2000 Pavie, St-Emilion (nicked labels)

SKU #1270877 100 points Jeb Dunnuck

 Showing some maturity, the 2000 Pavie is about as sexy and opulent as Bordeaux gets. Blackcurrants, blackberries, toasted spice, truffle, and awesome minerality all emerge from this behemoth of a wine. From a magical terroir of steep limestone slopes and made from 60% Merlot, 30% Cabernet Franc and the rest Cabernet Sauvignon, it offers incredible depth and richness, yet stays elegant, light on its feet, and graceful. It’s an extraordinary, singular wine.  (8/2018)

100 points Robert Parker's Wine Advocate

 Just beginning to come around and strut its enormous potential, this wine at age 15 has been evolving like a glacier. The wine has an inky, opaque, plum/purple color and a stunningly rich nose of mulberries, bramble berries, blackberries, licorice and incense as well as touches of toast and graphite. Fabulously concentrated and full-bodied, with a multidimensional mouthfeel, this profound Pavie is in mid-adolescence. It should evolve and continue to drink well for at least another 30-40 years. This is clearly the first compelling effort made by the Perse family. (RP)  (8/2015)

97 points Vinous

 The 2000 Pavie has actually been tasted twice within several days, the first bottle shows a little more warmth than the second. Like other vintages it is matured in 200% new wood. It is slightly deeper in colour than the 1998. It has a showstopper of a nose: blackberry, crème de cassis and violets, a little more mineralité than the 1998. The palate is full-bodied with a disarming silkiness, layers of cassis and black cherry-driven fruit, very fine tannin and stunning purity. Does it express the terroir as well as say the 2015 Pavie? That is a question for debate, although you cannot argue that this is a great Pavie. Tasted at Berry Brothers & Rudd Pavie dinner. (NM)  (7/2018)

97 points Wine Spectator

 Beautiful and on point now, with a cascade of gently steeped blackberry, boysenberry and raspberry fruit flavors that are showing some secondary notes, all followed by singed alder, dried anise, tobacco and black tea accents. Features a mineral lining on the finish, along with a long sanguine echo. Presents a mature edge, but this is racy and fresh, with hints of menthol and bay leaf.--Non-blind Pavie vertical (March 2017). Drink now through 2035. (JM, Web Only-2017)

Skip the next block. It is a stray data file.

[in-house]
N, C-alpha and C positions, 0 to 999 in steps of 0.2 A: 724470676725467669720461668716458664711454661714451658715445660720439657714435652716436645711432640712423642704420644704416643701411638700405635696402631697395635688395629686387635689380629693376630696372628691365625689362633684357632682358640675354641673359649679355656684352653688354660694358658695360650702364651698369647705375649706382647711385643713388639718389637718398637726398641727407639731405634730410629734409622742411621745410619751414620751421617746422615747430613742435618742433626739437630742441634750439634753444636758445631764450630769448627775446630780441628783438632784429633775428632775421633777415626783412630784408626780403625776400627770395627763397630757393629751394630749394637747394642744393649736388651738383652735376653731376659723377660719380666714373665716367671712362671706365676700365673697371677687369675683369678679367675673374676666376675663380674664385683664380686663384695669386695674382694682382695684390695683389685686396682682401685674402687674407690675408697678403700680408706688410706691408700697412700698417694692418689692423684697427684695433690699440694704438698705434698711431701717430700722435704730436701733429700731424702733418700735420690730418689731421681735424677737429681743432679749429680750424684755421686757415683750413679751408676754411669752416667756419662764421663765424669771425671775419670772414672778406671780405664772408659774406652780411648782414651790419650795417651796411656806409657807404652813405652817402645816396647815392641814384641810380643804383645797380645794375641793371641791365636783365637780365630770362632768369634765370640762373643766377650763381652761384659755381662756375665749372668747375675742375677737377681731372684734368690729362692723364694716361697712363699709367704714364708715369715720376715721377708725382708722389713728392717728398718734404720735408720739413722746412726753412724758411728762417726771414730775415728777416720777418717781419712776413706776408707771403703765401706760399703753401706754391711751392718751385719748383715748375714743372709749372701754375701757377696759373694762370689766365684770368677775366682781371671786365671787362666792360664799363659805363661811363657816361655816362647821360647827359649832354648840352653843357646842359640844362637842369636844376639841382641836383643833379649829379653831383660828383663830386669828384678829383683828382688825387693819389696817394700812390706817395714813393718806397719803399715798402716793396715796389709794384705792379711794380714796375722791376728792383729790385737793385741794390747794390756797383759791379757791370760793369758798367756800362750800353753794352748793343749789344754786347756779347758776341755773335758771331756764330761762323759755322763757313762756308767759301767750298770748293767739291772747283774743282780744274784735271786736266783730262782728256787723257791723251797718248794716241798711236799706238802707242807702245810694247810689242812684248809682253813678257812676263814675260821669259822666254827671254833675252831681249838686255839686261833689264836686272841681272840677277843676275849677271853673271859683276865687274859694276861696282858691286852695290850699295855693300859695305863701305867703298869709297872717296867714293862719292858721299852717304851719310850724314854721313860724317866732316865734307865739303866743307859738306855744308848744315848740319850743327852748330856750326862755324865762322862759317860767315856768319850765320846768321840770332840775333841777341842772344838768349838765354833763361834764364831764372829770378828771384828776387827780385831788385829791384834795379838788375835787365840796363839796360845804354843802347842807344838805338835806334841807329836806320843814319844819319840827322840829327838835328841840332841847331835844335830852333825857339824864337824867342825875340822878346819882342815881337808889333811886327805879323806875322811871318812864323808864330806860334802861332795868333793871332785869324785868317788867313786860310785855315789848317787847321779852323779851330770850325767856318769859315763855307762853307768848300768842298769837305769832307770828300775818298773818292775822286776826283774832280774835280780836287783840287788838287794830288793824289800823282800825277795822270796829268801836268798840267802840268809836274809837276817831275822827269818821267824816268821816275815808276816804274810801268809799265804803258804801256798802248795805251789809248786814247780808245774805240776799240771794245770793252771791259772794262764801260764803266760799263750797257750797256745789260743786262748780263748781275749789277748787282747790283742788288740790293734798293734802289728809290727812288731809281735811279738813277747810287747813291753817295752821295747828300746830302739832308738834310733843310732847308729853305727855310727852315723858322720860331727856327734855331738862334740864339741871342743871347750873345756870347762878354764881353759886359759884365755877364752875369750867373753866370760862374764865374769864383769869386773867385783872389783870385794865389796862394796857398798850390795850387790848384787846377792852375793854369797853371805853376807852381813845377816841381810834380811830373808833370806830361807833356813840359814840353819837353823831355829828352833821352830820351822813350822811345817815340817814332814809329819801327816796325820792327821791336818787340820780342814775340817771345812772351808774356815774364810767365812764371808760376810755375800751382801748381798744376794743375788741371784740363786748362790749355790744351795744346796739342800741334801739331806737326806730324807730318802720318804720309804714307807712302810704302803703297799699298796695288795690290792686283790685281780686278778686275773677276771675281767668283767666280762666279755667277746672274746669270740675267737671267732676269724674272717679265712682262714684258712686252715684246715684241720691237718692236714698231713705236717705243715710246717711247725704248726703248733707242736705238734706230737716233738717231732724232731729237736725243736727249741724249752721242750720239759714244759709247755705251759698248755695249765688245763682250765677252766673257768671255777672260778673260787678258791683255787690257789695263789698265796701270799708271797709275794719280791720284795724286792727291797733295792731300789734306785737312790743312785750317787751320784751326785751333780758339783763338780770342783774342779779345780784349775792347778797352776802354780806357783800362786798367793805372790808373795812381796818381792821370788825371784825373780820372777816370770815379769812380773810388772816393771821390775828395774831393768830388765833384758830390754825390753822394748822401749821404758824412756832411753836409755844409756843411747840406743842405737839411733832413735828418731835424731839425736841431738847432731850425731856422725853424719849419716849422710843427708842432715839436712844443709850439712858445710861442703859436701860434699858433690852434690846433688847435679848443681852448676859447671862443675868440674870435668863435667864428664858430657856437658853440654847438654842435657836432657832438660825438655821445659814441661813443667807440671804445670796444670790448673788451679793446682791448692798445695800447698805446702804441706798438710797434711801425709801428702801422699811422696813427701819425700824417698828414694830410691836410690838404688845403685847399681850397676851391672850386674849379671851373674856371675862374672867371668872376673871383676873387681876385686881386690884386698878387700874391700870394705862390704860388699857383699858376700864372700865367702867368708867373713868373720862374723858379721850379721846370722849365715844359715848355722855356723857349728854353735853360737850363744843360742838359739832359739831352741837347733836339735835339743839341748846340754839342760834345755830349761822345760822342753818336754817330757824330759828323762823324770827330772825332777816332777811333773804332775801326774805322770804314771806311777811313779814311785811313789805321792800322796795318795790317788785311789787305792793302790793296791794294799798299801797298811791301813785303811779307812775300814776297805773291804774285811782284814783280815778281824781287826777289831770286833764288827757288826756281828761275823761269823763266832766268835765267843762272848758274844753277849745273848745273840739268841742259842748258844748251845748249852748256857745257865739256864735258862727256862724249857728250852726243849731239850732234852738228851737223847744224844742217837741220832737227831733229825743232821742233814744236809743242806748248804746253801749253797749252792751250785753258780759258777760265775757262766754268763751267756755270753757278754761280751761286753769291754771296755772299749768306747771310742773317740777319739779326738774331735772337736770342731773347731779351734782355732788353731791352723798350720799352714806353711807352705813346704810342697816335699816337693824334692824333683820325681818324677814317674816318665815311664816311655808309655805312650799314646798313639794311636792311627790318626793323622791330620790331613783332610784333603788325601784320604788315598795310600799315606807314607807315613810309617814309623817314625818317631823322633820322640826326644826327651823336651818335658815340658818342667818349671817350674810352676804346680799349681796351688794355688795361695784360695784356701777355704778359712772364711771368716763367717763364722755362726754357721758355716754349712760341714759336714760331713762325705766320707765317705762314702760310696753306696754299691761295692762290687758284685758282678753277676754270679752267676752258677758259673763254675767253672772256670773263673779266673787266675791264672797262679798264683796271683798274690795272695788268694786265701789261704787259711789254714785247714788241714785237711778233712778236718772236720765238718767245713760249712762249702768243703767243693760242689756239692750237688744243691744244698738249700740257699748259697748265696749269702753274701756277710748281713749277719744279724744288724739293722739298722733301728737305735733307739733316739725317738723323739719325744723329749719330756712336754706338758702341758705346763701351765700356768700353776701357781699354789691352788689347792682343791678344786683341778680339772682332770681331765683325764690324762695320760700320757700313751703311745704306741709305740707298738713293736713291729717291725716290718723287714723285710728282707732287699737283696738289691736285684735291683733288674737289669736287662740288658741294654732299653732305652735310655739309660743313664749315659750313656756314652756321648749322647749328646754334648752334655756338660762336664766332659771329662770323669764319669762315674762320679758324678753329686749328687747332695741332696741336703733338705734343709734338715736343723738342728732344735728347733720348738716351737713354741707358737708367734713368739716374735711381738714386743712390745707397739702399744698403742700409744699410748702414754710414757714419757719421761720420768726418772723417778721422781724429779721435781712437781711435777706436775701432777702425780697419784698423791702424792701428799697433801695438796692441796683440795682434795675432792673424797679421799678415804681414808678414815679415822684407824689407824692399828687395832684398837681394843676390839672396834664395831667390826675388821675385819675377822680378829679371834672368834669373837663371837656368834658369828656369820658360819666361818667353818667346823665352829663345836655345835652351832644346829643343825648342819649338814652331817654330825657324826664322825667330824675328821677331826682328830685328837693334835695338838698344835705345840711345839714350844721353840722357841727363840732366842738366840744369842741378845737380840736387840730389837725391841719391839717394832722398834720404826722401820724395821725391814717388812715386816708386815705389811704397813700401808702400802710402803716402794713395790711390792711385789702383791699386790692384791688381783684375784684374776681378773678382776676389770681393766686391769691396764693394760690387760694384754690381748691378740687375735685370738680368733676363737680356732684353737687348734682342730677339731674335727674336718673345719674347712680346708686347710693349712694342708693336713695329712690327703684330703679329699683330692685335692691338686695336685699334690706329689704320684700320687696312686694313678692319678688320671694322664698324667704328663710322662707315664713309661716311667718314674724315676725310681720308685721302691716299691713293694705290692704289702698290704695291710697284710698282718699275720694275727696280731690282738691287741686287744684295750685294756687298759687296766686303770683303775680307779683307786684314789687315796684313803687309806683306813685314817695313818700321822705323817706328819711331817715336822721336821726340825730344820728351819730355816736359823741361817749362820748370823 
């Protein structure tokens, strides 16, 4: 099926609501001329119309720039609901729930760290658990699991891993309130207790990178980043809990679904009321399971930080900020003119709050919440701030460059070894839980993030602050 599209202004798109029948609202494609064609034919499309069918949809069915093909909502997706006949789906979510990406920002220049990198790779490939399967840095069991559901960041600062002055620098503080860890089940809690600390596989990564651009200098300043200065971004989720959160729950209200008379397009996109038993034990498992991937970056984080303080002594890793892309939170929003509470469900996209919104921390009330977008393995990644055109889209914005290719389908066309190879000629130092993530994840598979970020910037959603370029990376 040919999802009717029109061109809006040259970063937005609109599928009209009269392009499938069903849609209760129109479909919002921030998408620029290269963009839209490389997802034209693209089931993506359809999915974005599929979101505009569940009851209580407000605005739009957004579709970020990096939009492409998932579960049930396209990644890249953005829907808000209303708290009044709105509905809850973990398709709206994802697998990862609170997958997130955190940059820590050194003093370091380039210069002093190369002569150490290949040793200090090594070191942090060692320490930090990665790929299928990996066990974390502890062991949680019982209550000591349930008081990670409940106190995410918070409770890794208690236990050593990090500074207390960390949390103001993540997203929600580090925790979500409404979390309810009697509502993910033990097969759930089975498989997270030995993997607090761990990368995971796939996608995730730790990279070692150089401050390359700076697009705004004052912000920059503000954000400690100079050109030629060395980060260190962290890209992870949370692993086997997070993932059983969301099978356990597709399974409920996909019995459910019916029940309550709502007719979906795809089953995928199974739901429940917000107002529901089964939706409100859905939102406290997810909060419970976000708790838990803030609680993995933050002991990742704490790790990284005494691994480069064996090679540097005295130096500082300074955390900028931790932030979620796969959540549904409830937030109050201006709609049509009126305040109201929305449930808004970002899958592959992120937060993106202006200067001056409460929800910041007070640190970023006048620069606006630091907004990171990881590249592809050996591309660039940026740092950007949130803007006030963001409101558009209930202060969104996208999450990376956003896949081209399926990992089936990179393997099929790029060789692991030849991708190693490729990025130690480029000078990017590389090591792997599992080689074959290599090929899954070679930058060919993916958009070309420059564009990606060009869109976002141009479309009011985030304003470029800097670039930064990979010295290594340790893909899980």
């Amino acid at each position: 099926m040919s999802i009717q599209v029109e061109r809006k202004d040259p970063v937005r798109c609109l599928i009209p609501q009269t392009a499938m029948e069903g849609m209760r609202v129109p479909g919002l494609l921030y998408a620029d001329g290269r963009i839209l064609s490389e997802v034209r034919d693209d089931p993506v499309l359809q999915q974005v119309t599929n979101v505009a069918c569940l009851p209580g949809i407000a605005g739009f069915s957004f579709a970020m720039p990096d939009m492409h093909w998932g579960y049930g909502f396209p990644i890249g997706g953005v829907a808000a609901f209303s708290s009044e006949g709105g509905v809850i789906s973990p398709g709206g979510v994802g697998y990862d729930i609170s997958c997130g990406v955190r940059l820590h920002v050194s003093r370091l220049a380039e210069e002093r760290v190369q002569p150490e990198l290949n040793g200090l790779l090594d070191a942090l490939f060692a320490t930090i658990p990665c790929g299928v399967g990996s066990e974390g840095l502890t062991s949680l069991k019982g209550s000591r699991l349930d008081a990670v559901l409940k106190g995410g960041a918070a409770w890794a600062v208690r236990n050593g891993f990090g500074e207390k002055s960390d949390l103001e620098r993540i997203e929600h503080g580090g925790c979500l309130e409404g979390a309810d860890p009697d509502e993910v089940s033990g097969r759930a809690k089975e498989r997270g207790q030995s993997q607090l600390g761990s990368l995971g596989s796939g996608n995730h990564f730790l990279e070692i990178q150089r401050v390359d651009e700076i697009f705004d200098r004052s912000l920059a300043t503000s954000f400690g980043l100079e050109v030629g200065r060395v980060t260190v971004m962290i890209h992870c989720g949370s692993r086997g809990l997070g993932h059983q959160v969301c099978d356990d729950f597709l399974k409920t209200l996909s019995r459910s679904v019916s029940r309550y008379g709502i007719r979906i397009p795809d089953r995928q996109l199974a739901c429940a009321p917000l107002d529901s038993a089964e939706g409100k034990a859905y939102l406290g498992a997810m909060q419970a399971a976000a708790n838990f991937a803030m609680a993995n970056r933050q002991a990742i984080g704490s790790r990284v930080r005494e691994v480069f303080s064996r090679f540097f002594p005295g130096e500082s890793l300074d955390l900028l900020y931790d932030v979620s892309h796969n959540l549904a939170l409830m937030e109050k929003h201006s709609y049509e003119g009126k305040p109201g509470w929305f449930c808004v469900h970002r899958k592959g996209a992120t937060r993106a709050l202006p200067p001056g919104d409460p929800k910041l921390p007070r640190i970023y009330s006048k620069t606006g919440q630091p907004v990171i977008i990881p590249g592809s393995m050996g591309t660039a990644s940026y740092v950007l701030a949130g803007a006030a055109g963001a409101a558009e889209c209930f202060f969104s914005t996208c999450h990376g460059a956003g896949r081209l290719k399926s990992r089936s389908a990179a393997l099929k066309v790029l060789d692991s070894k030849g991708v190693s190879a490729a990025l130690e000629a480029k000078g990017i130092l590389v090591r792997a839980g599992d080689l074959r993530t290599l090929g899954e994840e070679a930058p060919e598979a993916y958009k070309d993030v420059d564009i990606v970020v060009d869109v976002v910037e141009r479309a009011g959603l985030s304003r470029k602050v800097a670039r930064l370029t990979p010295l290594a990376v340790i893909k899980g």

95 points James Suckling

 Very ripe and powerful with spice, meat and walnut character. Full-bodied, deep and layered. Flamboyant and decadent. Long and flavorful finish. Drink now or hold.  (5/2018)

95 points Stephen Tanzer's International Wine Cellar

 Good full medium ruby. Knockout nose of blackberry, espresso, licorice, minerals and burnished oak; offers terrific verve and clarity for a wine so ripe and rich. Then extremely youthful on the palate, with tightly wound flavors and great inner-mouth energy. (ST)  (5/2003)


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Varietal:

Cabernet Sauvignon and Blends

- Cabernet Sauvignon has come a long way from its role as a blending varietal, however dominant, in the wines of Bordeaux. Today it is the most planted red varietal in the world. Identified as a descendent of Cabernet Franc and Sauvignon Blanc, the late-ripening Cabernet Sauvignon needs to be planted in warmer climates to fully ripen. Its small berries can easily be identified for their distinctive blue color, thick skins and high tannins. And while the varietal has its own definitive characteristics: green pepper-like aromas and black currant flavors among them, it is perhaps most prized for its ability to convey terroir, vintage and winemaking. A relatively new varietal, Cabernet Sauvignon started making inroads into the wines of the Médoc and Graves in the late-18th century. Today it is also dominant in the up-and-coming Entre-Deux-Mers region of Bordeaux and can also be found in Southwest France. It is the companion varietal to Sangiovese in Italy's Super Tuscans and is planted all over Europe, stretching to lesser-known winegrowing regions like Russia and Lebanon. In the Americas Cabernet Sauvignon has found champions in every nook and cranny of California and among winemakers in Washington, where it complements plantings of Merlot. In South America, Cab thrives in Chile, but can also be found in smaller amounts in Argentina and even in Mexico.
Country:

France

- When it comes to wine, France stands alone. No other country can beat it in terms of quality and diversity. And while many of its Region, Bordeaux, Burgundy and Champagne most obviously, produce wine as rare, as sought-after and nearly as expensive as gold, there are just as many obscurities and values to be had from little known appellations throughout the country. To learn everything there is to know about French wine would take a lifetime. To understand and appreciate French wine, one only has to begin tasting them.
Sub-Region:

Bordeaux

Specific Appellation:

Saint Emilion